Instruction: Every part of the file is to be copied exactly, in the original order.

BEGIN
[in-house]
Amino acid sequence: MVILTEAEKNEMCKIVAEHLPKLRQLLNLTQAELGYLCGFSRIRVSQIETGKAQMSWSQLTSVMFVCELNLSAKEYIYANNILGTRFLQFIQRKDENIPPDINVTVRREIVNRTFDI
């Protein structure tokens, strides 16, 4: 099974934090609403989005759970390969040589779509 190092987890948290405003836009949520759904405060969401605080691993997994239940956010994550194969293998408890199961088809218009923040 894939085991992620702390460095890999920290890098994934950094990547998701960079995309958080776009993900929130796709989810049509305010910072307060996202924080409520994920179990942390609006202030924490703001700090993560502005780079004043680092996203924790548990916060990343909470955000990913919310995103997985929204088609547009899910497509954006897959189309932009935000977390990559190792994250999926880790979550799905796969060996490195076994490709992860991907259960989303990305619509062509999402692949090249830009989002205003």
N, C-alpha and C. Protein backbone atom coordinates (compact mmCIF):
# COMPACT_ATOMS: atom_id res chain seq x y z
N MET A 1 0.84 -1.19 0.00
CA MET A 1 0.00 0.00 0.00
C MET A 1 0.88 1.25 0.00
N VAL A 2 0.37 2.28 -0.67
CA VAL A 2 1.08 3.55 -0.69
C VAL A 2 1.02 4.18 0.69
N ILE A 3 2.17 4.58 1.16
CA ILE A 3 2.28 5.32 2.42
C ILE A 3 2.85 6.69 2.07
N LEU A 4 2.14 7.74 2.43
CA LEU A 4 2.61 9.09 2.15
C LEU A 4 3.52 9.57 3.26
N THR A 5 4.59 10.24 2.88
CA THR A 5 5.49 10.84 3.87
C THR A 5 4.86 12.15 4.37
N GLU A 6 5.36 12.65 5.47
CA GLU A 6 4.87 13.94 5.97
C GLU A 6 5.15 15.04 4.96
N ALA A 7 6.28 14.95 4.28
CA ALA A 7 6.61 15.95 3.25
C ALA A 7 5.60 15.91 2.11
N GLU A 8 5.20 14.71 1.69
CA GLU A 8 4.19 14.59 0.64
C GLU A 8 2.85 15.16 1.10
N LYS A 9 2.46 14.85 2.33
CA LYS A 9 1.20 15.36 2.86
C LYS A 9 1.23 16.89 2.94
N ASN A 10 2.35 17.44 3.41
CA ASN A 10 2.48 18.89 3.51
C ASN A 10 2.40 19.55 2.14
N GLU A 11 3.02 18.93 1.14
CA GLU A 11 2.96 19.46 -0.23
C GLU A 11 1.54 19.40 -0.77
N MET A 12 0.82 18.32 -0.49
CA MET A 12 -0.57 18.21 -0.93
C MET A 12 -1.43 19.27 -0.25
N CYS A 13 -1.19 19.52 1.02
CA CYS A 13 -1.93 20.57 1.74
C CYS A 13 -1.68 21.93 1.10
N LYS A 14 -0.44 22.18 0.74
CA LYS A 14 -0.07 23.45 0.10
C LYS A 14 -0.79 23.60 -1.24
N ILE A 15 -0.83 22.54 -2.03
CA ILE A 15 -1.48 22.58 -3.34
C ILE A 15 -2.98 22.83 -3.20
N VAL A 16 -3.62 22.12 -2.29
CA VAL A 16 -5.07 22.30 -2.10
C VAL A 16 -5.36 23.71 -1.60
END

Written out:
[in-house]
Amino acid sequence: MVILTEAEKNEMCKIVAEHLPKLRQLLNLTQAELGYLCGFSRIRVSQIETGKAQMSWSQLTSVMFVCELNLSAKEYIYANNILGTRFLQFIQRKDENIPPDINVTVRREIVNRTFDI
């Protein structure tokens, strides 16, 4: 099974934090609403989005759970390969040589779509 190092987890948290405003836009949520759904405060969401605080691993997994239940956010994550194969293998408890199961088809218009923040 894939085991992620702390460095890999920290890098994934950094990547998701960079995309958080776009993900929130796709989810049509305010910072307060996202924080409520994920179990942390609006202030924490703001700090993560502005780079004043680092996203924790548990916060990343909470955000990913919310995103997985929204088609547009899910497509954006897959189309932009935000977390990559190792994250999926880790979550799905796969060996490195076994490709992860991907259960989303990305619509062509999402692949090249830009989002205003």
N, C-alpha and C. Protein backbone atom coordinates (compact mmCIF):
# COMPACT_ATOMS: atom_id res chain seq x y z
N MET A 1 0.84 -1.19 0.00
CA MET A 1 0.00 0.00 0.00
C MET A 1 0.88 1.25 0.00
N VAL A 2 0.37 2.28 -0.67
CA VAL A 2 1.08 3.55 -0.69
C VAL A 2 1.02 4.18 0.69
N ILE A 3 2.17 4.58 1.16
CA ILE A 3 2.28 5.32 2.42
C ILE A 3 2.85 6.69 2.07
N LEU A 4 2.14 7.74 2.43
CA LEU A 4 2.61 9.09 2.15
C LEU A 4 3.52 9.57 3.26
N THR A 5 4.59 10.24 2.88
CA THR A 5 5.49 10.84 3.87
C THR A 5 4.86 12.15 4.37
N GLU A 6 5.36 12.65 5.47
CA GLU A 6 4.87 13.94 5.97
C GLU A 6 5.15 15.04 4.96
N ALA A 7 6.28 14.95 4.28
CA ALA A 7 6.61 15.95 3.25
C ALA A 7 5.60 15.91 2.11
N GLU A 8 5.20 14.71 1.69
CA GLU A 8 4.19 14.59 0.64
C GLU A 8 2.85 15.16 1.10
N LYS A 9 2.46 14.85 2.33
CA LYS A 9 1.20 15.36 2.86
C LYS A 9 1.23 16.89 2.94
N ASN A 10 2.35 17.44 3.41
CA ASN A 10 2.48 18.89 3.51
C ASN A 10 2.40 19.55 2.14
N GLU A 11 3.02 18.93 1.14
CA GLU A 11 2.96 19.46 -0.23
C GLU A 11 1.54 19.40 -0.77
N MET A 12 0.82 18.32 -0.49
CA MET A 12 -0.57 18.21 -0.93
C MET A 12 -1.43 19.27 -0.25
N CYS A 13 -1.19 19.52 1.02
CA CYS A 13 -1.93 20.57 1.74
C CYS A 13 -1.68 21.93 1.10
N LYS A 14 -0.44 22.18 0.74
CA LYS A 14 -0.07 23.45 0.10
C LYS A 14 -0.79 23.60 -1.24
N ILE A 15 -0.83 22.54 -2.03
CA ILE A 15 -1.48 22.58 -3.34
C ILE A 15 -2.98 22.83 -3.20
N VAL A 16 -3.62 22.12 -2.29
CA VAL A 16 -5.07 22.30 -2.10
C VAL A 16 -5.36 23.71 -1.60